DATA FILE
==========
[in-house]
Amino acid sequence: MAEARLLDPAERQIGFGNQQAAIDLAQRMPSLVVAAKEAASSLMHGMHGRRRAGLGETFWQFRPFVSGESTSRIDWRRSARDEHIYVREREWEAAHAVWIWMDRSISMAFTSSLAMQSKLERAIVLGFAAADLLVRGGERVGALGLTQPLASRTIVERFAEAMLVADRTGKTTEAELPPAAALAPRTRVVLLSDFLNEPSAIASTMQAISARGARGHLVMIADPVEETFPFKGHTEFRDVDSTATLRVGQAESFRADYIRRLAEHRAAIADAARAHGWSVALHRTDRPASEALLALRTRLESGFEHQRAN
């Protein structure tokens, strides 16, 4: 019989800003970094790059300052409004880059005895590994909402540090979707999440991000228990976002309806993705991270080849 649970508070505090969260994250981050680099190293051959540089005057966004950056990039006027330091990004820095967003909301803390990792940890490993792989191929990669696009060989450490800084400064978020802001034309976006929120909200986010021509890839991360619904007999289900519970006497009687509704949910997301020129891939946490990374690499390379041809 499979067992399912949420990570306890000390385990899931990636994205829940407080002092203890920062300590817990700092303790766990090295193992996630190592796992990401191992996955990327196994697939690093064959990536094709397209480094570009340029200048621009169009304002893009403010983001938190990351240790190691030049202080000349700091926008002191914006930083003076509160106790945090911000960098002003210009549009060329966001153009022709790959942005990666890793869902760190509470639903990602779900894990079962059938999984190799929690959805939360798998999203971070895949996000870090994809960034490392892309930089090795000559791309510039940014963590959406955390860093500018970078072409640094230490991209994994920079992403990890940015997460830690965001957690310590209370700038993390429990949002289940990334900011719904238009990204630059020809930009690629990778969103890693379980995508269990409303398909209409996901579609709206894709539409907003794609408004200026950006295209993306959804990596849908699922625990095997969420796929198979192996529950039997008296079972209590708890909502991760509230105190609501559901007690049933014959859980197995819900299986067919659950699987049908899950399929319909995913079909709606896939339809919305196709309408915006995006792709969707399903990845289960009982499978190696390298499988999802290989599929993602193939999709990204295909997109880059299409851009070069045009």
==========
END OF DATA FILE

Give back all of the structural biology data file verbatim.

[in-house]
Amino acid sequence: MAEARLLDPAERQIGFGNQQAAIDLAQRMPSLVVAAKEAASSLMHGMHGRRRAGLGETFWQFRPFVSGESTSRIDWRRSARDEHIYVREREWEAAHAVWIWMDRSISMAFTSSLAMQSKLERAIVLGFAAADLLVRGGERVGALGLTQPLASRTIVERFAEAMLVADRTGKTTEAELPPAAALAPRTRVVLLSDFLNEPSAIASTMQAISARGARGHLVMIADPVEETFPFKGHTEFRDVDSTATLRVGQAESFRADYIRRLAEHRAAIADAARAHGWSVALHRTDRPASEALLALRTRLESGFEHQRAN
């Protein structure tokens, strides 16, 4: 019989800003970094790059300052409004880059005895590994909402540090979707999440991000228990976002309806993705991270080849 649970508070505090969260994250981050680099190293051959540089005057966004950056990039006027330091990004820095967003909301803390990792940890490993792989191929990669696009060989450490800084400064978020802001034309976006929120909200986010021509890839991360619904007999289900519970006497009687509704949910997301020129891939946490990374690499390379041809 499979067992399912949420990570306890000390385990899931990636994205829940407080002092203890920062300590817990700092303790766990090295193992996630190592796992990401191992996955990327196994697939690093064959990536094709397209480094570009340029200048621009169009304002893009403010983001938190990351240790190691030049202080000349700091926008002191914006930083003076509160106790945090911000960098002003210009549009060329966001153009022709790959942005990666890793869902760190509470639903990602779900894990079962059938999984190799929690959805939360798998999203971070895949996000870090994809960034490392892309930089090795000559791309510039940014963590959406955390860093500018970078072409640094230490991209994994920079992403990890940015997460830690965001957690310590209370700038993390429990949002289940990334900011719904238009990204630059020809930009690629990778969103890693379980995508269990409303398909209409996901579609709206894709539409907003794609408004200026950006295209993306959804990596849908699922625990095997969420796929198979192996529950039997008296079972209590708890909502991760509230105190609501559901007690049933014959859980197995819900299986067919659950699987049908899950399929319909995913079909709606896939339809919305196709309408915006995006792709969707399903990845289960009982499978190696390298499988999802290989599929993602193939999709990204295909997109880059299409851009070069045009």